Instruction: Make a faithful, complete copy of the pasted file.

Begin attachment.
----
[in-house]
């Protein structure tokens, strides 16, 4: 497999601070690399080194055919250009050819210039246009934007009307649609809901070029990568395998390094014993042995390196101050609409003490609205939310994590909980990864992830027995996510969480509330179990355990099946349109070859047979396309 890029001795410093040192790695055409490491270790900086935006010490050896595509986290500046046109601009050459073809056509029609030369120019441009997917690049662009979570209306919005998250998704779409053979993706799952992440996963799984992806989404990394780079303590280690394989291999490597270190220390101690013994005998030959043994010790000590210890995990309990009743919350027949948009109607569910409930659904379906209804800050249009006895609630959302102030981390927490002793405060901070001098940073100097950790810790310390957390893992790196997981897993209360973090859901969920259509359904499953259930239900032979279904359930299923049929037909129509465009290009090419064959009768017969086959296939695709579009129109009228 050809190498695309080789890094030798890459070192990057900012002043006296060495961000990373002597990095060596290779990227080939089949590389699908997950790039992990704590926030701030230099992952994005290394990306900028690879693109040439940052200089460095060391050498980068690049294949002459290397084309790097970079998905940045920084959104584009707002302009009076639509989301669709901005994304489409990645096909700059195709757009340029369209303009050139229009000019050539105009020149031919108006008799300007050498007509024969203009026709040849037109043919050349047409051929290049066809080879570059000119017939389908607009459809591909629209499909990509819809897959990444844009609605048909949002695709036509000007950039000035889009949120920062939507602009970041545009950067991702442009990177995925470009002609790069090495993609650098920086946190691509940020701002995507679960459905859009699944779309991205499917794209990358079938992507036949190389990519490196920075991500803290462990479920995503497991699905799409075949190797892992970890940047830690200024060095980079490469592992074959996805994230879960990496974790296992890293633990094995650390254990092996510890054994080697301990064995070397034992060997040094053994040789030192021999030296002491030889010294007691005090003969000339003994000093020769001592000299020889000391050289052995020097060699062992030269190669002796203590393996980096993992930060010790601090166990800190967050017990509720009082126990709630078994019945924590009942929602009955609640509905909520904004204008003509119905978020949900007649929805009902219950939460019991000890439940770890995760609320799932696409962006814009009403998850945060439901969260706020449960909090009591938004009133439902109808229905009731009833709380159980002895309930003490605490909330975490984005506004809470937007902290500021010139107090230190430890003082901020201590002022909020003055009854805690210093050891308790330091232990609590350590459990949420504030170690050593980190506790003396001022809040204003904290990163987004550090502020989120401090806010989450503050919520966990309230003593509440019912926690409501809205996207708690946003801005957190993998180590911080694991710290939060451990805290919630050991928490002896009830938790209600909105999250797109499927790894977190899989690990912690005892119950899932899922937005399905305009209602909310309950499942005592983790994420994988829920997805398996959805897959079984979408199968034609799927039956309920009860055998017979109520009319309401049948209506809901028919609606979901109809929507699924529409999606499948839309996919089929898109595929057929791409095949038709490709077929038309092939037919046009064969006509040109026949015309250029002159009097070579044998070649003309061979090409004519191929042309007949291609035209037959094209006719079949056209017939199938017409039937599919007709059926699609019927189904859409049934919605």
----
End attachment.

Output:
[in-house]
């Protein structure tokens, strides 16, 4: 497999601070690399080194055919250009050819210039246009934007009307649609809901070029990568395998390094014993042995390196101050609409003490609205939310994590909980990864992830027995996510969480509330179990355990099946349109070859047979396309 890029001795410093040192790695055409490491270790900086935006010490050896595509986290500046046109601009050459073809056509029609030369120019441009997917690049662009979570209306919005998250998704779409053979993706799952992440996963799984992806989404990394780079303590280690394989291999490597270190220390101690013994005998030959043994010790000590210890995990309990009743919350027949948009109607569910409930659904379906209804800050249009006895609630959302102030981390927490002793405060901070001098940073100097950790810790310390957390893992790196997981897993209360973090859901969920259509359904499953259930239900032979279904359930299923049929037909129509465009290009090419064959009768017969086959296939695709579009129109009228 050809190498695309080789890094030798890459070192990057900012002043006296060495961000990373002597990095060596290779990227080939089949590389699908997950790039992990704590926030701030230099992952994005290394990306900028690879693109040439940052200089460095060391050498980068690049294949002459290397084309790097970079998905940045920084959104584009707002302009009076639509989301669709901005994304489409990645096909700059195709757009340029369209303009050139229009000019050539105009020149031919108006008799300007050498007509024969203009026709040849037109043919050349047409051929290049066809080879570059000119017939389908607009459809591909629209499909990509819809897959990444844009609605048909949002695709036509000007950039000035889009949120920062939507602009970041545009950067991702442009990177995925470009002609790069090495993609650098920086946190691509940020701002995507679960459905859009699944779309991205499917794209990358079938992507036949190389990519490196920075991500803290462990479920995503497991699905799409075949190797892992970890940047830690200024060095980079490469592992074959996805994230879960990496974790296992890293633990094995650390254990092996510890054994080697301990064995070397034992060997040094053994040789030192021999030296002491030889010294007691005090003969000339003994000093020769001592000299020889000391050289052995020097060699062992030269190669002796203590393996980096993992930060010790601090166990800190967050017990509720009082126990709630078994019945924590009942929602009955609640509905909520904004204008003509119905978020949900007649929805009902219950939460019991000890439940770890995760609320799932696409962006814009009403998850945060439901969260706020449960909090009591938004009133439902109808229905009731009833709380159980002895309930003490605490909330975490984005506004809470937007902290500021010139107090230190430890003082901020201590002022909020003055009854805690210093050891308790330091232990609590350590459990949420504030170690050593980190506790003396001022809040204003904290990163987004550090502020989120401090806010989450503050919520966990309230003593509440019912926690409501809205996207708690946003801005957190993998180590911080694991710290939060451990805290919630050991928490002896009830938790209600909105999250797109499927790894977190899989690990912690005892119950899932899922937005399905305009209602909310309950499942005592983790994420994988829920997805398996959805897959079984979408199968034609799927039956309920009860055998017979109520009319309401049948209506809901028919609606979901109809929507699924529409999606499948839309996919089929898109595929057929791409095949038709490709077929038309092939037919046009064969006509040109026949015309250029002159009097070579044998070649003309061979090409004519191929042309007949291609035209037959094209006719079949056209017939199938017409039937599919007709059926699609019927189904859409049934919605």